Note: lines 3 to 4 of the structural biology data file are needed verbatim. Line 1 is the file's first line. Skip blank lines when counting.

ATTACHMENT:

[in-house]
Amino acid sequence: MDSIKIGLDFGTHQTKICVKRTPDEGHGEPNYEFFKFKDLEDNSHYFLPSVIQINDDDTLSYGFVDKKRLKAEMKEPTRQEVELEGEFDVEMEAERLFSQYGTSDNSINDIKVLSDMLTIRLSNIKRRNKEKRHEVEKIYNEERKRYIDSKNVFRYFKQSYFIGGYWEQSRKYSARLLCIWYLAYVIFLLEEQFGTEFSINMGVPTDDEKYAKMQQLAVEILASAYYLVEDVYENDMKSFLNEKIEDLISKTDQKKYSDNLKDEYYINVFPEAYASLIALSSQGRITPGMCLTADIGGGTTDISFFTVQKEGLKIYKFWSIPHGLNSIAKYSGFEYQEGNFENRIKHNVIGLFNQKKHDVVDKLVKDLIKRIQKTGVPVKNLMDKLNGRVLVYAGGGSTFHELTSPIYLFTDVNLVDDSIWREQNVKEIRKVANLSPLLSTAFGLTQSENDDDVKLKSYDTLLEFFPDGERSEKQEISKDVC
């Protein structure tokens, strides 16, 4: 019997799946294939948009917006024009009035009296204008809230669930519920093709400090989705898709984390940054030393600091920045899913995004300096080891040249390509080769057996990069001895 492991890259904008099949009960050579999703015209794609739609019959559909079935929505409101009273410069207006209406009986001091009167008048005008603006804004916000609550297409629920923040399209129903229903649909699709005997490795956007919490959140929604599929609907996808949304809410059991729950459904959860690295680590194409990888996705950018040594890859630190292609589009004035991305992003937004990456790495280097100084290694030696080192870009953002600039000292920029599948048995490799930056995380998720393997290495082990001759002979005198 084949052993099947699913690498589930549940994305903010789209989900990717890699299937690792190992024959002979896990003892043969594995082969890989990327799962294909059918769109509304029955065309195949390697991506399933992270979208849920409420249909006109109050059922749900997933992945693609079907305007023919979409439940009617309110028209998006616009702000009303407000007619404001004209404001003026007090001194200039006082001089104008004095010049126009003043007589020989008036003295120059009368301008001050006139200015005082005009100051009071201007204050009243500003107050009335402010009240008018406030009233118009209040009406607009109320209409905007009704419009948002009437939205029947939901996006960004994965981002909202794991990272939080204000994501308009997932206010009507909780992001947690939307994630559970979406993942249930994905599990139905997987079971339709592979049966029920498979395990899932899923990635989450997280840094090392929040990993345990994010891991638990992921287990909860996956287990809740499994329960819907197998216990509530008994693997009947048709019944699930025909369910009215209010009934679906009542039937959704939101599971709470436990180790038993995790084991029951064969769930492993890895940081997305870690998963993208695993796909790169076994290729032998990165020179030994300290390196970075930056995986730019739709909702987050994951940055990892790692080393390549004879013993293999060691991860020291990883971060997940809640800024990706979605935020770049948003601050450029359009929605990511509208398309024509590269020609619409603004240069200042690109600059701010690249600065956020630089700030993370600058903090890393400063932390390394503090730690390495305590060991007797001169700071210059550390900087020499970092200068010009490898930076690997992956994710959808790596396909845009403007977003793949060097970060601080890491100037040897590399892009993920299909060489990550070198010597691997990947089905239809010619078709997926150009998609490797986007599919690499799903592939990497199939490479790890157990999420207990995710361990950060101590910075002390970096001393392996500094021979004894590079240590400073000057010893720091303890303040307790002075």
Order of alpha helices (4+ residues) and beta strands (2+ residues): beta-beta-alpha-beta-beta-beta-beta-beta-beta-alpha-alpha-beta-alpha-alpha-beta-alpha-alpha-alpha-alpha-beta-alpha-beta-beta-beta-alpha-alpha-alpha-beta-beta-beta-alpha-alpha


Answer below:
């Protein structure tokens, strides 16, 4: 019997799946294939948009917006024009009035009296204008809230669930519920093709400090989705898709984390940054030393600091920045899913995004300096080891040249390509080769057996990069001895 492991890259904008099949009960050579999703015209794609739609019959559909079935929505409101009273410069207006209406009986001091009167008048005008603006804004916000609550297409629920923040399209129903229903649909699709005997490795956007919490959140929604599929609907996808949304809410059991729950459904959860690295680590194409990888996705950018040594890859630190292609589009004035991305992003937004990456790495280097100084290694030696080192870009953002600039000292920029599948048995490799930056995380998720393997290495082990001759002979005198 084949052993099947699913690498589930549940994305903010789209989900990717890699299937690792190992024959002979896990003892043969594995082969890989990327799962294909059918769109509304029955065309195949390697991506399933992270979208849920409420249909006109109050059922749900997933992945693609079907305007023919979409439940009617309110028209998006616009702000009303407000007619404001004209404001003026007090001194200039006082001089104008004095010049126009003043007589020989008036003295120059009368301008001050006139200015005082005009100051009071201007204050009243500003107050009335402010009240008018406030009233118009209040009406607009109320209409905007009704419009948002009437939205029947939901996006960004994965981002909202794991990272939080204000994501308009997932206010009507909780992001947690939307994630559970979406993942249930994905599990139905997987079971339709592979049966029920498979395990899932899923990635989450997280840094090392929040990993345990994010891991638990992921287990909860996956287990809740499994329960819907197998216990509530008994693997009947048709019944699930025909369910009215209010009934679906009542039937959704939101599971709470436990180790038993995790084991029951064969769930492993890895940081997305870690998963993208695993796909790169076994290729032998990165020179030994300290390196970075930056995986730019739709909702987050994951940055990892790692080393390549004879013993293999060691991860020291990883971060997940809640800024990706979605935020770049948003601050450029359009929605990511509208398309024509590269020609619409603004240069200042690109600059701010690249600065956020630089700030993370600058903090890393400063932390390394503090730690390495305590060991007797001169700071210059550390900087020499970092200068010009490898930076690997992956994710959808790596396909845009403007977003793949060097970060601080890491100037040897590399892009993920299909060489990550070198010597691997990947089905239809010619078709997926150009998609490797986007599919690499799903592939990497199939490479790890157990999420207990995710361990950060101590910075002390970096001393392996500094021979004894590079240590400073000057010893720091303890303040307790002075």
Order of alpha helices (4+ residues) and beta strands (2+ residues): beta-beta-alpha-beta-beta-beta-beta-beta-beta-alpha-alpha-beta-alpha-alpha-beta-alpha-alpha-alpha-alpha-beta-alpha-beta-beta-beta-alpha-alpha-alpha-beta-beta-beta-alpha-alpha